The sun unleashed a powerful side glow this week. TheIt came from a sunspot on the western edge of our local star, and represents the strongest solar flare seen since 2017.
NASA agency The Sun Dynamics Observatory observed the explosion It’s 8:57 p.m. PT on Tuesday, causing a radio blackout to some shortwave, aviation, and other communications centered in Asia.
The glow is rated X2.2. Class X flares are the strongest class measured by scientists, and higher numbers following X represent an increase in burst power. NASA has logged a few X1 flares last year, but this is the most powerful one seen since the sun launched a pair of monster X-class flares, including the X9, in the second week of September 2017.
The strongest glow ever observed was beyond the X28, in 2003.
The final explosion was accompanied by a coronal mass ejection, which is slower-moving charged plasma and can create gorgeous auroras when it hits the Earth’s magnetic field. But because the volcanic eruption occurred on the side of the Sun from Earth’s perspective, those particles were not directed in our direction and would not hit our planet.
On the other hand, the energy from the glow moves at the speed of light and spreads in all directions throughout the solar system, which is why it dimmed the radio at the same time that the glow could be seen.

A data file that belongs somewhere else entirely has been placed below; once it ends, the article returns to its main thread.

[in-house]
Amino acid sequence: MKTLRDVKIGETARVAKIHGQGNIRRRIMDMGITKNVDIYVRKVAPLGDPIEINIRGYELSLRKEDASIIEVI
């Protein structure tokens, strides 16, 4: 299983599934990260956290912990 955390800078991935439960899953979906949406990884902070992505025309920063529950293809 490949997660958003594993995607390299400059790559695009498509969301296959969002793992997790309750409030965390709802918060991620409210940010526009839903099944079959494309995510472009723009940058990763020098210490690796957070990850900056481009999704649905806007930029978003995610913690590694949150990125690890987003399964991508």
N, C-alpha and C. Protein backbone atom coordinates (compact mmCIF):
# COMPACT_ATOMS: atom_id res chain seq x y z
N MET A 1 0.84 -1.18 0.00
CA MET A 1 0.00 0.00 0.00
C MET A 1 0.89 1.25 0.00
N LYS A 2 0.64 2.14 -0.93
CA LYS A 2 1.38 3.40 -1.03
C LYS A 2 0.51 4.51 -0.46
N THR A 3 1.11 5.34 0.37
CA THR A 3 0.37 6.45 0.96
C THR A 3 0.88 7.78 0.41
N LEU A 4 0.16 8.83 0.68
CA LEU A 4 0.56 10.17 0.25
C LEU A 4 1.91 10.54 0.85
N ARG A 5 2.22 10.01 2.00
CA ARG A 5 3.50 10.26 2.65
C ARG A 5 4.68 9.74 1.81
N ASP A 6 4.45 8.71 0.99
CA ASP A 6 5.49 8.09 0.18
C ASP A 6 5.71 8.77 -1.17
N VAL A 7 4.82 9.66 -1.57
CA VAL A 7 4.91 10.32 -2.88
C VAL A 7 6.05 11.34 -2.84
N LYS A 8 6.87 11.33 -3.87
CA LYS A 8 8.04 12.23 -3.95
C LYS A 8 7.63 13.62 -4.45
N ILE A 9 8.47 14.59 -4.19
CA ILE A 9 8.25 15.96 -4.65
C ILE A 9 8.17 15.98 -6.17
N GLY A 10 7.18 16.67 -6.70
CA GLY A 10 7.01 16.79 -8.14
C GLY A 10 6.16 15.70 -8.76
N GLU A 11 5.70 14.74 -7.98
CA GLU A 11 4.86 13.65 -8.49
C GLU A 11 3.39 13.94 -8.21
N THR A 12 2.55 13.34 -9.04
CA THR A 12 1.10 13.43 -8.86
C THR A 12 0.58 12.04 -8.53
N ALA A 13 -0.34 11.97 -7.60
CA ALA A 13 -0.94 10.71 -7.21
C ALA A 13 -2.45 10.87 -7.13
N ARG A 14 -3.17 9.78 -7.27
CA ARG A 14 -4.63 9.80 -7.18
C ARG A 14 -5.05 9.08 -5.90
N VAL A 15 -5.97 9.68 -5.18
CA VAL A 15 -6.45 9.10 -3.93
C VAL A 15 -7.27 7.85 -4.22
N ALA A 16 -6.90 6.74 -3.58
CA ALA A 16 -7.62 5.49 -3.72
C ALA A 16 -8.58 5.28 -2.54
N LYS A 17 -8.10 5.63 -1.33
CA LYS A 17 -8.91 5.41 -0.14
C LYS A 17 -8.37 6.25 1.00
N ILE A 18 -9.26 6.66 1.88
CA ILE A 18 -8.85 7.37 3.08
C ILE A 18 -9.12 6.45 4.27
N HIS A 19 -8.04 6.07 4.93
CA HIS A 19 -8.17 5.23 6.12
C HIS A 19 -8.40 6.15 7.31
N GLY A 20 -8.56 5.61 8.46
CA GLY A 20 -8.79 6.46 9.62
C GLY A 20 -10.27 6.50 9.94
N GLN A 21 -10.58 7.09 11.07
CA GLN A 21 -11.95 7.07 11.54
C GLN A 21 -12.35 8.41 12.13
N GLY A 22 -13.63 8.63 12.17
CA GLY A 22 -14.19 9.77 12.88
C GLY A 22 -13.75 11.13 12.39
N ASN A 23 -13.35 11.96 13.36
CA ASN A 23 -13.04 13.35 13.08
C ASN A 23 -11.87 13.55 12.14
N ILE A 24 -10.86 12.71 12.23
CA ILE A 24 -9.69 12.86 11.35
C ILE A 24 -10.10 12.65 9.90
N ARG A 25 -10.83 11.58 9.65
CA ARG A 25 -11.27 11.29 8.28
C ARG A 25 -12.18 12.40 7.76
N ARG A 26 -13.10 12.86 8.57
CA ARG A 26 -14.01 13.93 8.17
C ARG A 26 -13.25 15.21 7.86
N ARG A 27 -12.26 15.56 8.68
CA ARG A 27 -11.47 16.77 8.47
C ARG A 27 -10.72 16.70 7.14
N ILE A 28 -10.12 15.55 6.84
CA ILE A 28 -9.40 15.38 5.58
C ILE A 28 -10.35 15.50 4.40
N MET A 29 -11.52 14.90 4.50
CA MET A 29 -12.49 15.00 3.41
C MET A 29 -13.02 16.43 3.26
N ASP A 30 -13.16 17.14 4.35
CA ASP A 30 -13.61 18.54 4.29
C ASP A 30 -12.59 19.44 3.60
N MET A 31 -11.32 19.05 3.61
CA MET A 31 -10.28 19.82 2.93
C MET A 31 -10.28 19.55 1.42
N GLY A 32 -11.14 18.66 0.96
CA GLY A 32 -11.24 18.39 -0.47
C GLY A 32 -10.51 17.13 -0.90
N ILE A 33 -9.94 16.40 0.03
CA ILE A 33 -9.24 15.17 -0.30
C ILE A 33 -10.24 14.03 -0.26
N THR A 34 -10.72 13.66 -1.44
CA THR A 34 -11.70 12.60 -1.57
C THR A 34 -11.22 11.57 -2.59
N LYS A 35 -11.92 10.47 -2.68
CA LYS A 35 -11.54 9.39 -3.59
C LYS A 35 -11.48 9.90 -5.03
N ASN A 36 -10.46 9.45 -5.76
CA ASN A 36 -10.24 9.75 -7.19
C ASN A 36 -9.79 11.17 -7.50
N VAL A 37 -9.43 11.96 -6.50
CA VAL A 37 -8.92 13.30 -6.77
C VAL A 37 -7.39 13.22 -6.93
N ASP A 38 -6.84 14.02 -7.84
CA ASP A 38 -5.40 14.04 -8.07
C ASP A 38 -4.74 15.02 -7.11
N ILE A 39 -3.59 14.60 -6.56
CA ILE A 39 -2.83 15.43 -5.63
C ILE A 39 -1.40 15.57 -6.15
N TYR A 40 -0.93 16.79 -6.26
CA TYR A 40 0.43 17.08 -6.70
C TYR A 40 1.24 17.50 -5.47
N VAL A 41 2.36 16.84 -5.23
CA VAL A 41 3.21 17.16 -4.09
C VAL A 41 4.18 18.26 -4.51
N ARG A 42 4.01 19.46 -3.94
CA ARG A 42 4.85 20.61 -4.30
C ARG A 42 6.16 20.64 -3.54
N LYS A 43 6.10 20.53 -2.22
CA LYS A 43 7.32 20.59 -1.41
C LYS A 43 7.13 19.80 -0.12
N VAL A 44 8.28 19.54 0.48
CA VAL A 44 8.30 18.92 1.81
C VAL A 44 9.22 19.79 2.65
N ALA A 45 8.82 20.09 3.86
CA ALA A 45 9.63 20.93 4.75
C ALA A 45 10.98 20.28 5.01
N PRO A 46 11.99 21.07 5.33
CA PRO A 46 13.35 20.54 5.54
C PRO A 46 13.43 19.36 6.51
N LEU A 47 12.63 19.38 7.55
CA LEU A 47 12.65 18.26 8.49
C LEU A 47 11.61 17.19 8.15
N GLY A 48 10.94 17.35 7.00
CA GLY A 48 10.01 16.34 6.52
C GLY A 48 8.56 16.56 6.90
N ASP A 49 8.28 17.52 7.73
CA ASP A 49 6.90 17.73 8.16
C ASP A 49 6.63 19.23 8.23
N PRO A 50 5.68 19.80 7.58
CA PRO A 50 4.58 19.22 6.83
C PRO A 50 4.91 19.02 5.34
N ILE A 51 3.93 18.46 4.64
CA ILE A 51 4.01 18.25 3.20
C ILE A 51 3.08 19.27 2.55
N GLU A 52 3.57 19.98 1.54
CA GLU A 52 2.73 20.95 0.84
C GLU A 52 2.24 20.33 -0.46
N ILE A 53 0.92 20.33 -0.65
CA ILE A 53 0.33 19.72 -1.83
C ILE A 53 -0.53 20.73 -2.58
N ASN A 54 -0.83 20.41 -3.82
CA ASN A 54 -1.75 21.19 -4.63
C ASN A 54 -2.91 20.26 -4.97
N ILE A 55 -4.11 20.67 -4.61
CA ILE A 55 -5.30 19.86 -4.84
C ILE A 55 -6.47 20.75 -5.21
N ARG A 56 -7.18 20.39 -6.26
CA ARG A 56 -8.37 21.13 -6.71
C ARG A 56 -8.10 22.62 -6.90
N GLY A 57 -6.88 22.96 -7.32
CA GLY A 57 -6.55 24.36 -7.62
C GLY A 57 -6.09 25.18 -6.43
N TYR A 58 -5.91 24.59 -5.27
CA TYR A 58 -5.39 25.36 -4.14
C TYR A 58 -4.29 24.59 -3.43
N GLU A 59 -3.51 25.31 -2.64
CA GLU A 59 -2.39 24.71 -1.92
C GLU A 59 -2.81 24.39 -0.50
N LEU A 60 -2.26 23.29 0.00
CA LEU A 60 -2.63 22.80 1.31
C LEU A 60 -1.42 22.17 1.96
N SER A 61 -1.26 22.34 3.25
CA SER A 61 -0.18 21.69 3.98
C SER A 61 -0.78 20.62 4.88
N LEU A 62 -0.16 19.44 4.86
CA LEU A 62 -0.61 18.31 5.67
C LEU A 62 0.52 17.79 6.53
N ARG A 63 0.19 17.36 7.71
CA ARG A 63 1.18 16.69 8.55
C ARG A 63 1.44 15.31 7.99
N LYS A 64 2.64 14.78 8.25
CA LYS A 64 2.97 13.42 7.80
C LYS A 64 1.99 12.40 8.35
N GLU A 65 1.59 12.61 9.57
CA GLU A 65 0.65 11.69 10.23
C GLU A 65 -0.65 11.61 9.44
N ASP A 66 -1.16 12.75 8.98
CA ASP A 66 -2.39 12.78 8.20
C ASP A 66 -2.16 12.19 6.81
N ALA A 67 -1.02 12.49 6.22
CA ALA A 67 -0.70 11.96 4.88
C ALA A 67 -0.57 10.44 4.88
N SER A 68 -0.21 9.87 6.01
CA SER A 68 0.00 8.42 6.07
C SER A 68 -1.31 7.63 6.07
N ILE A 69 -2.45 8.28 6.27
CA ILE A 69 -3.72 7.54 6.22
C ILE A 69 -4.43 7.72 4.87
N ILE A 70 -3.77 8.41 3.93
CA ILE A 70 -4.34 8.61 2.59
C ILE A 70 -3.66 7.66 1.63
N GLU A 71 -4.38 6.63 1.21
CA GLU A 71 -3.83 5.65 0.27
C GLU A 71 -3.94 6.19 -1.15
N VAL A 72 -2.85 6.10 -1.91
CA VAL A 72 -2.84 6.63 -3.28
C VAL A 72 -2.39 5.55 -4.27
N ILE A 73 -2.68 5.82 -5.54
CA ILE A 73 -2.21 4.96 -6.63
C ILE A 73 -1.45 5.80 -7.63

The Big Bang is the latest indication that our current solar cycle is heating up. Our star experiences regular periods of high sunspot activity and flares roughly every decade or so. We are currently building toward the peak of activity that will come in the mid-2000s.
Our magnetosphere prevents radioactive explosions from harming life on Earth, but it poses a danger to our satellites, communications systems, astronauts in space, and even the electrical grid on Earth.
Widespread blackouts have been caused by flares in recent decades, but this is the first time we’re approaching the peak of solar activity with thousands of new satellites in orbit. earlier this year,A number of Starlink satellites.
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